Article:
June 7, 2017 - What a difference a couple of weeks makes! All of Jacksonville/NE Fl. & SE Ga. has had significant rainfall - particularly NE Fl. Maps below are for the two weeks ending June 6th & indicate 6-8"+ in the red shaded areas. The West Mims Fire in Ga. has received a good soaking too (generally 3-5").
So it would appear our "wet season" is off to a roaring start & just about on schedule. We average more than half our annual rainfall (~52-53") from June through September.
The June skies courtesy "Sea and Sky Telescope":
June 3 (evening): High in the south, the waxing gibbous Moon lies about 2° from Jupiter.
June 3 (dawn): Venus appears farthest west from the Sun (46°); it’s seen best 45 minutes before sunrise.
June 9 (evening): As twilight deepens, look for Saturn shining obviously about 3° right of the full Moon.
June 14: Earliest sunrise of the year.
June 14–15 (all night): Saturn is at opposition to the Sun (rises at sunset, sets at sunrise) and closest to Earth for 2017.
June 17: Morning twilight starts earliest for the year.
June 20: Longest daylight of the year, lasting 15h 1m at latitude 40° north.
June 20 (morning): The waning crescent Moon shines about 8° right of Venus.
June 21: Solstice occurs at 12:24 a.m. EDT; Sun passes directly overhead as seen from Tropic of Cancer (23½° N)
June 21 (morning): The waning crescent Moon shines about 8° to the lower left of Venus.
June 24: Evening twilight ends latest for the year.
June 27: Latest sunset of the year.
June 27 (evening): The waxing crescent Moon is just 1° from bright star Regulus (in Leo).
June 30 (evening): Look high in the southwest at nightfall to find Jupiter about 4° left of the Moon.
July 3: Earth is at aphelion, farthest from the Sun for 2017; they are 95, 023,200 miles apart (1.7% more than average).
First Quarter June 1, 8:42 a.m. EDT
Full Moon June 9, 9:10 a.m. EDT (known as Strawberry Moon)
Last Quarter June 17, 7:33 a.m. EDT
New Moon June 23, 10:31 p.m. EDT
Speaking of the skies.... the great U.S. solar eclipse is little more than 2 months away (Aug. 21). The Eclipse Megamovie Project, a collaboration with UCAR's High Altitude Observatory Laboratory, UC Berkeley, and Google, is looking for volunteers in the path of totality for the upcoming solar eclipse to take part in this citizen science initiative. This group will be presenting at the AMS 45th Conference on Broadcast Meteorology in Kansas City & will focus on the corona at near the path of totality. Go -- here -- for the info.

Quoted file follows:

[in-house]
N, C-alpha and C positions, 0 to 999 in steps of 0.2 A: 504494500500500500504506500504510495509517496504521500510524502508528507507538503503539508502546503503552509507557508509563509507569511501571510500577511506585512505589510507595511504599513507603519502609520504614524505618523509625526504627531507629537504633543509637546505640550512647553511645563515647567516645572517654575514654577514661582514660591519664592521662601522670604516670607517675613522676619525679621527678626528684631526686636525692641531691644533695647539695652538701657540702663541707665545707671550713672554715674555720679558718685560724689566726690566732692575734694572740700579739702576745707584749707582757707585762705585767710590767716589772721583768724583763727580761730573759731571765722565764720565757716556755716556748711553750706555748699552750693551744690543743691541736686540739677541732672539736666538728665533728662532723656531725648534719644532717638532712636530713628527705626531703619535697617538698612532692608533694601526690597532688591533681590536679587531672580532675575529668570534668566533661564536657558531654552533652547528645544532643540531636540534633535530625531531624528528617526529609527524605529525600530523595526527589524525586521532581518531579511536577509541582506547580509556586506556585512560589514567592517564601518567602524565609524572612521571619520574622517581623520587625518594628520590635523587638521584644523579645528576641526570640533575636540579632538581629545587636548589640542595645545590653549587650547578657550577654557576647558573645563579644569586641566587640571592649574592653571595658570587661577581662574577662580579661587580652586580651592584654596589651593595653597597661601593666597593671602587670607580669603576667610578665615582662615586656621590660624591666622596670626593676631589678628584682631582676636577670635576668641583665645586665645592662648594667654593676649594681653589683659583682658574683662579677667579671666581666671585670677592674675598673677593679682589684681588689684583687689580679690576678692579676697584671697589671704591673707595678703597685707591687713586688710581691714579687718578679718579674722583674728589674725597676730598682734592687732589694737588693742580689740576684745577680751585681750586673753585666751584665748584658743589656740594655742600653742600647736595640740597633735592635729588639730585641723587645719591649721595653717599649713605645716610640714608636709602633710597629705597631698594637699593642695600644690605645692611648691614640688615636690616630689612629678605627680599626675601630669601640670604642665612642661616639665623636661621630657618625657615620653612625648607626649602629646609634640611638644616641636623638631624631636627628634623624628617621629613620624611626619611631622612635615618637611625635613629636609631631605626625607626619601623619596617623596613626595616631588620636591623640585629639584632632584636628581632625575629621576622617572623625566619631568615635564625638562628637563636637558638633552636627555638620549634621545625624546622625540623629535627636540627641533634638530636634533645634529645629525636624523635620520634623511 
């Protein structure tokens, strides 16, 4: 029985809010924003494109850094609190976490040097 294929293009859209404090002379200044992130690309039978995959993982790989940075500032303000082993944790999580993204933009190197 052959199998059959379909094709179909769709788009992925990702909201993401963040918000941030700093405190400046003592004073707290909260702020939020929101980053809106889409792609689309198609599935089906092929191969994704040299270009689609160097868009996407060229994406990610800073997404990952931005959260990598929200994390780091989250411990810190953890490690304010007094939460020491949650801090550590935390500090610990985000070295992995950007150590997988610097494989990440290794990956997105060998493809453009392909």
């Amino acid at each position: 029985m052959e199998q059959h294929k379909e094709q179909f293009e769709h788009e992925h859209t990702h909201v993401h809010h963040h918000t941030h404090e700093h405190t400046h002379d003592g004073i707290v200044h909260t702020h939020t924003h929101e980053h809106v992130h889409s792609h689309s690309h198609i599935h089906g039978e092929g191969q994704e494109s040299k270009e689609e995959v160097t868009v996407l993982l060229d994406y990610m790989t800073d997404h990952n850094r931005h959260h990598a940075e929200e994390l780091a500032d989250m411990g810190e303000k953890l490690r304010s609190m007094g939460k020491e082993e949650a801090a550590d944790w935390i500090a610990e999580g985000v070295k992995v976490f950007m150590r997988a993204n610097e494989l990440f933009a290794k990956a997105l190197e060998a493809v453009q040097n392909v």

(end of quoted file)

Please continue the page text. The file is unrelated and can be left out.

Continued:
May Global Temps.: As part of an ongoing joint project between UAH, NOAA and NASA, Christy and Dr. Roy Spencer, an ESSC principal scientist, use data gathered by advanced microwave sounding units on NOAA and NASA satellites to get accurate temperature readings for almost all regions of the Earth. This includes remote desert, ocean and rain forest areas where reliable climate data are not otherwise available.
The satellite-based instruments measure the temperature of the atmosphere from the surface up to an altitude of about eight kilometers above sea level.
Global Temperature Report: May 2017
Global climate trend since Nov. 16, 1978: +0.12 C per decade
May temperatures (preliminary)
Global composite temp.: +0.45 C (about 0.81 degrees Fahrenheit) above 30-year average for May.
Northern Hemisphere: +0.42 C (about 0.76 degrees Fahrenheit) above 30-year average for May.
Southern Hemisphere: +0.48 C (about 0.86 degrees Fahrenheit) above 30-year average for May.
Tropics: +0.41 C (about 0.74 degrees Fahrenheit) above 30-year average for May.
April temperatures (revised):
Global Composite: +0.27 C above 30-year average
Northern Hemisphere: +0.27 C above 30-year average
Southern Hemisphere: +0.26 C above 30-year average
Tropics: +0.21 C above 30-year average
(All temperature anomalies are based on a 30-year average (1981-2010) for the month reported.)
Notes on data released June 1, 2017:
Global average temperatures rose steadily through May to levels similar to those seen last fall, when temperatures leveled off after the 2015-2016 El Niño Pacific Ocean warming event, according to Dr. John Christy, director of the Earth System Science Center at The University of Alabama in Huntsville.
Compared to seasonal norms, the coldest place on Earth in May was in the Komi Republic in northwestern Russia, near the town of Zimstan. Temperatures there averaged 3.47 C (about 6.25 degrees Fahrenheit) colder than seasonal norms.
Compared to seasonal norms, the warmest place on Earth in May was near the town of Cambridge Bay on the northwest passage in Nunavut Territory, Canada. Temperatures there averaged 3.47 C (about 6.25 degrees Fahrenheit) warmer than seasonal norms.
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